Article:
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  • History of Risk Engineering and Management

    Nadine Cranenburgh


    This page provides an outline of the historical context of risk engineering and management.

    Risk Management

    Possibly the earliest evidence of risk management to increase the chances of success in the face of obstacles is from 2,500 years ago. In The Art of War, Ancient Chinese philosopher and General Sun Tzu documents the need for Military Generals to carry out comprehensive threat assessments of their surrounding environment in order to understand their probability of winning a battle. This includes extensive discussion of planning for risk.

    Around the 13th century, probability theory emerged as a means of better understanding the probability of winning in games or gambling.

    Four centuries later, European trade merchants frustrated about the high risk and uncertain nature of sea journeys devised insurance strategies to  hedge against the risk of merchant ships not returning from travel.

    After World War II the world moved into the globalisation era, where large organisations expanded to take advantage of international sales opportunities. This led to soaring insurance premiums as companies were exposed to more risk and uncertainty. In response, global organisations started to look for ways to ‘self-insure’ through improved internal risk management. This spawned the Internal Control and Enterprise-Wide Risk Management disciplines.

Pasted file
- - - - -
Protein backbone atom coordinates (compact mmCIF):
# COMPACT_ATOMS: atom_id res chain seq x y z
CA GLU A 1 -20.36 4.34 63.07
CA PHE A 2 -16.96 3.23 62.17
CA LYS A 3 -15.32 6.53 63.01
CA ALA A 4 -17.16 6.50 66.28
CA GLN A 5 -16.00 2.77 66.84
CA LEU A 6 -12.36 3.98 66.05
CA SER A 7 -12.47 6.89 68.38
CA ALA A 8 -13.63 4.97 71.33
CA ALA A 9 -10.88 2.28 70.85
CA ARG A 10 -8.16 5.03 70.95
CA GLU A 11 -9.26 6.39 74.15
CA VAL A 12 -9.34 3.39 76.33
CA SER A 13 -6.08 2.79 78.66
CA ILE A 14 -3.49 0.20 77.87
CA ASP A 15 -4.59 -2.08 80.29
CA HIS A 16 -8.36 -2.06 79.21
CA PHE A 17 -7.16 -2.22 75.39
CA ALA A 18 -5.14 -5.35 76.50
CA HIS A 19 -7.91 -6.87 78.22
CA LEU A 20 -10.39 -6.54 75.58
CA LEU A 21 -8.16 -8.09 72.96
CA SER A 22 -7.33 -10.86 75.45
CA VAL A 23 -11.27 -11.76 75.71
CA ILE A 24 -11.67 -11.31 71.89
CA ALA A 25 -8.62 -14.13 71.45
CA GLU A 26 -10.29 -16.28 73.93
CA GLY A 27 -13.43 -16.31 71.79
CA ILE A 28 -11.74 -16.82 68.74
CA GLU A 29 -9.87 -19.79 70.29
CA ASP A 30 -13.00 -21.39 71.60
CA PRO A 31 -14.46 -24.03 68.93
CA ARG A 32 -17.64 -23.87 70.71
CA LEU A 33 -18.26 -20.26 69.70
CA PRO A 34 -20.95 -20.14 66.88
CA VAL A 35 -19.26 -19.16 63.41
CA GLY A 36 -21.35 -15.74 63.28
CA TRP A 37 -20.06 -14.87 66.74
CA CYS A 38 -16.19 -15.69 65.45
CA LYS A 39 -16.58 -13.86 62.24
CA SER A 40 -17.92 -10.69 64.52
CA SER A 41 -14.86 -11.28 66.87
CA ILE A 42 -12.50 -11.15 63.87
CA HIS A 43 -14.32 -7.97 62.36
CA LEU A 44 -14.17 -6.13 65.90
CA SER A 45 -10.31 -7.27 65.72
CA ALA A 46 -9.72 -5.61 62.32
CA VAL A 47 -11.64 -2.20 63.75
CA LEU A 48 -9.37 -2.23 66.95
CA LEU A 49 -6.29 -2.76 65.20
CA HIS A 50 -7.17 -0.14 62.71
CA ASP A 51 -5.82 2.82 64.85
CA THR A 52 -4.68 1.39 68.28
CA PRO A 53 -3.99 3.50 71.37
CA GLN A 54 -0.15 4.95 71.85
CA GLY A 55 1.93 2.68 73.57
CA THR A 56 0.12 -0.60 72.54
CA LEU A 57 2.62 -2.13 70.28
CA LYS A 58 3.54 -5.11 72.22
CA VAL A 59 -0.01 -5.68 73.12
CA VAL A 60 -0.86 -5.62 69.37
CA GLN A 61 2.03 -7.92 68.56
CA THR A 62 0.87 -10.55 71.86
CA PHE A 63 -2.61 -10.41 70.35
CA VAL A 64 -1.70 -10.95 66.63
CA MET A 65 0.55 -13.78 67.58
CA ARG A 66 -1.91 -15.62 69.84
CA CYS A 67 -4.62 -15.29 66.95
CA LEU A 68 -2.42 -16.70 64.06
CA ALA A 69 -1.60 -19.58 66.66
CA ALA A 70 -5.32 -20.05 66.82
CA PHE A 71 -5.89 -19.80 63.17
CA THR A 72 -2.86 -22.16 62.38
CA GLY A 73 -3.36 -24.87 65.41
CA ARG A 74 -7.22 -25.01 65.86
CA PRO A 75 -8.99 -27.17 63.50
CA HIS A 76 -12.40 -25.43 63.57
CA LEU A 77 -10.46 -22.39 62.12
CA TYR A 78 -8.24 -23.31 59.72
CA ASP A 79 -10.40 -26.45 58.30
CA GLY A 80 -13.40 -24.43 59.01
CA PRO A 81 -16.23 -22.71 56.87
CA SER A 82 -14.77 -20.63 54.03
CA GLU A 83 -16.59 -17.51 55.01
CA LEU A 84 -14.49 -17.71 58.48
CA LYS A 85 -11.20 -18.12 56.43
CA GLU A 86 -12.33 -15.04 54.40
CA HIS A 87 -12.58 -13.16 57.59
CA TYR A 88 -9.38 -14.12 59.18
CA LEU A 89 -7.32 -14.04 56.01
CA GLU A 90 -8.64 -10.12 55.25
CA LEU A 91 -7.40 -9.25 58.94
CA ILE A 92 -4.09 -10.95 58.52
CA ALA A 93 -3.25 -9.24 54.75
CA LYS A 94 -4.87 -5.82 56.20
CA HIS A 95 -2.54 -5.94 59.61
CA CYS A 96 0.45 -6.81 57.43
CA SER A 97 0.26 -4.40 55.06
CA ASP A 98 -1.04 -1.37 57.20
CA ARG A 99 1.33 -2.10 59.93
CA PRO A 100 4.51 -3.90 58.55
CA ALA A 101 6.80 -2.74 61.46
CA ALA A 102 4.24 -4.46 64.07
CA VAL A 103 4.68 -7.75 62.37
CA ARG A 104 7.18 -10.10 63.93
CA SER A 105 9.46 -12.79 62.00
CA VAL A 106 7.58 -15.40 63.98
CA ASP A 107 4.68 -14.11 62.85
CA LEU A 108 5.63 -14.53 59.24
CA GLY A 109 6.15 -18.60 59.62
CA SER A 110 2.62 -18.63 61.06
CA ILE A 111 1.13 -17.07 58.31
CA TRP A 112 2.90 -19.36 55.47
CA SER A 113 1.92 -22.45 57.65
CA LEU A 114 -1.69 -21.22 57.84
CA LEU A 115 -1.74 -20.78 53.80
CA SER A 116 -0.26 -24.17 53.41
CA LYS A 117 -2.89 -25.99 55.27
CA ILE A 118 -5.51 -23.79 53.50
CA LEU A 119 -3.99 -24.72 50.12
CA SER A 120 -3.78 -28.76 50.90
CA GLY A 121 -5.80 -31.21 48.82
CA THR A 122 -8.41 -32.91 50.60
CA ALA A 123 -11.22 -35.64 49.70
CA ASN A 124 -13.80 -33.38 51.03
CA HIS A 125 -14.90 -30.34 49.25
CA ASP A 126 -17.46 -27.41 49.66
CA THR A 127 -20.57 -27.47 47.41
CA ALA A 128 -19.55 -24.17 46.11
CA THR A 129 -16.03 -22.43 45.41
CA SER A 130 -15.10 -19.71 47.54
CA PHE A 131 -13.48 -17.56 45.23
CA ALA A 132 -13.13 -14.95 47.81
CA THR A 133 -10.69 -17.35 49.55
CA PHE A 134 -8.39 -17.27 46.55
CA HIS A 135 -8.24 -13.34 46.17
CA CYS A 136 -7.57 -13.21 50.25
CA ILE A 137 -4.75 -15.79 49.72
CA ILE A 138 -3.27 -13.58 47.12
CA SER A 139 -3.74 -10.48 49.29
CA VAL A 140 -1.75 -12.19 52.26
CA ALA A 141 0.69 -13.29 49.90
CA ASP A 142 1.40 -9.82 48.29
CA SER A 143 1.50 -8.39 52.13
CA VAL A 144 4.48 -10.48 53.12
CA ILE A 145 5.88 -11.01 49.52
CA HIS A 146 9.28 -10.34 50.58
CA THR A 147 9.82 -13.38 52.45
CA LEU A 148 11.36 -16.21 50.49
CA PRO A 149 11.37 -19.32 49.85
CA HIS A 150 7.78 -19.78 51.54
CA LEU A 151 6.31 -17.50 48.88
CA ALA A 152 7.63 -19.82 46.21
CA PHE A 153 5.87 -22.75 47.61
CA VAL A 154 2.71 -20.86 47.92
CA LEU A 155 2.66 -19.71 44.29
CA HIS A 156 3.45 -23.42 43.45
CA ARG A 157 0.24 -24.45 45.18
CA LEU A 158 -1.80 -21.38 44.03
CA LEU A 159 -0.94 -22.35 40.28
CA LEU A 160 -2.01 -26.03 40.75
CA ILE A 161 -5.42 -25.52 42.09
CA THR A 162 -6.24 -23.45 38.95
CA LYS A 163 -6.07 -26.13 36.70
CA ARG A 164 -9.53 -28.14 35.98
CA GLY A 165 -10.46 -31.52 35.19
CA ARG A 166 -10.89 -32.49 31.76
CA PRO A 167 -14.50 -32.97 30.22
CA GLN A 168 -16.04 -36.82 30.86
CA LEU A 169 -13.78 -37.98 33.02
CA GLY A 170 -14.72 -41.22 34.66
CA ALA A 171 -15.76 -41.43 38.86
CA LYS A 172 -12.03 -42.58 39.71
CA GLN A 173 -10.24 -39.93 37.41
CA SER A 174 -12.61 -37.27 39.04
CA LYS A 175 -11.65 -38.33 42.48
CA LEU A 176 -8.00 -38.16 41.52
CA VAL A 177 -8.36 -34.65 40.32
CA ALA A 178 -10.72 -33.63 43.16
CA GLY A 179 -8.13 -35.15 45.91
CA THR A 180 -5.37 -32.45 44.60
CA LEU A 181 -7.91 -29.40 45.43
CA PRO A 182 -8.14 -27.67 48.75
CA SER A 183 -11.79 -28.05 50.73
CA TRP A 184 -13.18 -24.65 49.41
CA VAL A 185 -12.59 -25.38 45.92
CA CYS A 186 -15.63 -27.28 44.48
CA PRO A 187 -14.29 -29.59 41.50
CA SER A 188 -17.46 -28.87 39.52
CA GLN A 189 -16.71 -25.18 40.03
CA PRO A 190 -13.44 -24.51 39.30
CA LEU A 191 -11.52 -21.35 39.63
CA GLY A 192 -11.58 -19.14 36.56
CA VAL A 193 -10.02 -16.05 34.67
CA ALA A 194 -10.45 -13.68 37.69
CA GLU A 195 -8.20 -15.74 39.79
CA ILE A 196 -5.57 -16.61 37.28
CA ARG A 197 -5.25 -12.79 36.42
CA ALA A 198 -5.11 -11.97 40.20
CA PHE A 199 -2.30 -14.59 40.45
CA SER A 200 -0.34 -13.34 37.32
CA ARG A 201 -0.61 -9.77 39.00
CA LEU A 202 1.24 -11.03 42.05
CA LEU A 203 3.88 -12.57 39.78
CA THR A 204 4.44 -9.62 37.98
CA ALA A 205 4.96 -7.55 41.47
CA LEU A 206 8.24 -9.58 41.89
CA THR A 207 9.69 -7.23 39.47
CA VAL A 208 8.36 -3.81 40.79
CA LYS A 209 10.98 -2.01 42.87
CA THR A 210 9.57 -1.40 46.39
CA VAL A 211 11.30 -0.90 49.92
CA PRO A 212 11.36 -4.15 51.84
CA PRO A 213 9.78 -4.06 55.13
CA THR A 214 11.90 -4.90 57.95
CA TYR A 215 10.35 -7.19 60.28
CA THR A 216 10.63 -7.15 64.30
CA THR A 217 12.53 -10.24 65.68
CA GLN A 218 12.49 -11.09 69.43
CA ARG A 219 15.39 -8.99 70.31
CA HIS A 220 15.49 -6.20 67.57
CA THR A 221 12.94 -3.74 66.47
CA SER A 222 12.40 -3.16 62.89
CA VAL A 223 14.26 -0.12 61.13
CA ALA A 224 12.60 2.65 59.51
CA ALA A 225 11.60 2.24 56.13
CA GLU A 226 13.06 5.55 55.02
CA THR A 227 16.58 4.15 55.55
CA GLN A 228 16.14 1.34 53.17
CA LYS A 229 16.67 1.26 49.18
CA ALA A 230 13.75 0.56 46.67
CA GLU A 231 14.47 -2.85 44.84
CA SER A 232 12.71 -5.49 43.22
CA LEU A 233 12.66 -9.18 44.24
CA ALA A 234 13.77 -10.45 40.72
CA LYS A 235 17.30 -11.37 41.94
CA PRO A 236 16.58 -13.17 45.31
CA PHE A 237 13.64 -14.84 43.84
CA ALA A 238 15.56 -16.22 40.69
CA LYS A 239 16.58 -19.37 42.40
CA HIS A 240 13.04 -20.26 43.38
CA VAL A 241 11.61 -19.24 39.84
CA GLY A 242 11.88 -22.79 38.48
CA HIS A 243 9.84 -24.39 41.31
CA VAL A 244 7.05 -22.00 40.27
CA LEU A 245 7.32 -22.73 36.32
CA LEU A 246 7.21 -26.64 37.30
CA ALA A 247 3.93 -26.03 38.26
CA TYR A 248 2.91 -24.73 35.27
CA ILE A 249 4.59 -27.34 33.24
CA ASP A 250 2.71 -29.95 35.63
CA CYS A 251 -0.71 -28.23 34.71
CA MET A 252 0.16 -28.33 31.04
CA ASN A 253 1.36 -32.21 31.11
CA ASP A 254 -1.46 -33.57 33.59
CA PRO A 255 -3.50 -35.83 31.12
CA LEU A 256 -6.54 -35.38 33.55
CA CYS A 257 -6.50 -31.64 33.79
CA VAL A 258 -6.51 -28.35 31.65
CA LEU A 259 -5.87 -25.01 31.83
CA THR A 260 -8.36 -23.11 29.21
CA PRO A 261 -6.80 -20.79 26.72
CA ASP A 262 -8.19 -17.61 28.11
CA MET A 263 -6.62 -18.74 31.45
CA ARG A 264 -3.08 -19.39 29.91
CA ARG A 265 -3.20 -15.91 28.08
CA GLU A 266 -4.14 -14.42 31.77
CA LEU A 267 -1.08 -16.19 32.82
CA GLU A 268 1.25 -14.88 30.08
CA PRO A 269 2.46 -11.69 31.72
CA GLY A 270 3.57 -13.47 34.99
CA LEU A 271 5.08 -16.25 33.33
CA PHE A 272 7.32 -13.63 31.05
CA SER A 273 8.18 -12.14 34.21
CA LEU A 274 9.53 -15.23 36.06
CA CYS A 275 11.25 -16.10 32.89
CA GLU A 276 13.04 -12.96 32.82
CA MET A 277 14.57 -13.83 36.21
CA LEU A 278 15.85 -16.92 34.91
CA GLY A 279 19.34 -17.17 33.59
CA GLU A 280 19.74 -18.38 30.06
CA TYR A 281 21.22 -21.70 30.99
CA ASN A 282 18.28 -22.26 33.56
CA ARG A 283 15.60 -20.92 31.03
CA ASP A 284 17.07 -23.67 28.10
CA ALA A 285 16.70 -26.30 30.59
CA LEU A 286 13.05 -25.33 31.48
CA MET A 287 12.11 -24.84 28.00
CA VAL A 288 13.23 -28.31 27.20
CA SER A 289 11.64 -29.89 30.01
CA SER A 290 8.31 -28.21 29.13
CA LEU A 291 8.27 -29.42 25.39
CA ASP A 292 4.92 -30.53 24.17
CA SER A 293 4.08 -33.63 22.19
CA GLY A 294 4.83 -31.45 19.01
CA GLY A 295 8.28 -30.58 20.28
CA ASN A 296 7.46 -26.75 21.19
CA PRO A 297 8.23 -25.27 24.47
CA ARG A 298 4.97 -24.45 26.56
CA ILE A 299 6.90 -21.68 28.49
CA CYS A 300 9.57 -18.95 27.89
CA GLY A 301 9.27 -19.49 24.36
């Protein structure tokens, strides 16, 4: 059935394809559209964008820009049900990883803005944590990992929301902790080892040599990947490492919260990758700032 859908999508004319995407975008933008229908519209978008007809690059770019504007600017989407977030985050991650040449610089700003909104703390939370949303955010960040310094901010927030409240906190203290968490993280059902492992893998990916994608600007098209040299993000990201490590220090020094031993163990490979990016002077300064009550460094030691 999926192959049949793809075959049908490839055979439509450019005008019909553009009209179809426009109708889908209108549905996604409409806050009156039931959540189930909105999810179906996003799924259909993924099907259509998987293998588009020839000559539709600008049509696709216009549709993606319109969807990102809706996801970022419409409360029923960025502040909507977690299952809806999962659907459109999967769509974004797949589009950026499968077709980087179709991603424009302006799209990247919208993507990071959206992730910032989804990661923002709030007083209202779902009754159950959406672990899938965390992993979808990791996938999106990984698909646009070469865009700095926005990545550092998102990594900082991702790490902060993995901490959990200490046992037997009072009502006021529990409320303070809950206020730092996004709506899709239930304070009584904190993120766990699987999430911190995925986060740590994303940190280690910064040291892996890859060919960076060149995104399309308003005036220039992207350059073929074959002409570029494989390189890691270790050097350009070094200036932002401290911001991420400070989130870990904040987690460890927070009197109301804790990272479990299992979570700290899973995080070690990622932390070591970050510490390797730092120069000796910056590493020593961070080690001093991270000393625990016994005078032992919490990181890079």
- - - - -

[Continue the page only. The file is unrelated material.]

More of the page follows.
In the present day, risk management is a commonly accepted management discipline. It is considered a critical component of most forms of strategic and operational management, in a wide range of professional specialisations, engineering disciplinesapplication categories and industries.


    The information on this page was primarily drawn from:


    Edited by Nadine Cranenburgh

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    In the late 1970s a leading group of engineering practitioners including Derek Viner worked within EA to form a Risk national panel. In the early 1980s the panel grew to become a Society of Engineers Australia.

    From its early beginnings in Victoria it grew to have chapters in Canberra, New South Wales and Queensland with solid committees operating CPD programs each year by chapter.

    The RES grew nationally under the able leadership of Jim Whiting, Andre Mierzwa, Ian Thomas, Greg Balka, Brian Truman and others including the current RES President (yours truly) Geoff Hurst.

    Biennial RISK National conferences have been held in various states over the years with memories of a National conference in Melbourne around 1990. These have been well attended and with high quality papers being presented.

    The REBOK was formalised in 2009 and has progressed to its current status under various leaders of the Risk Engineering Community of Practice.

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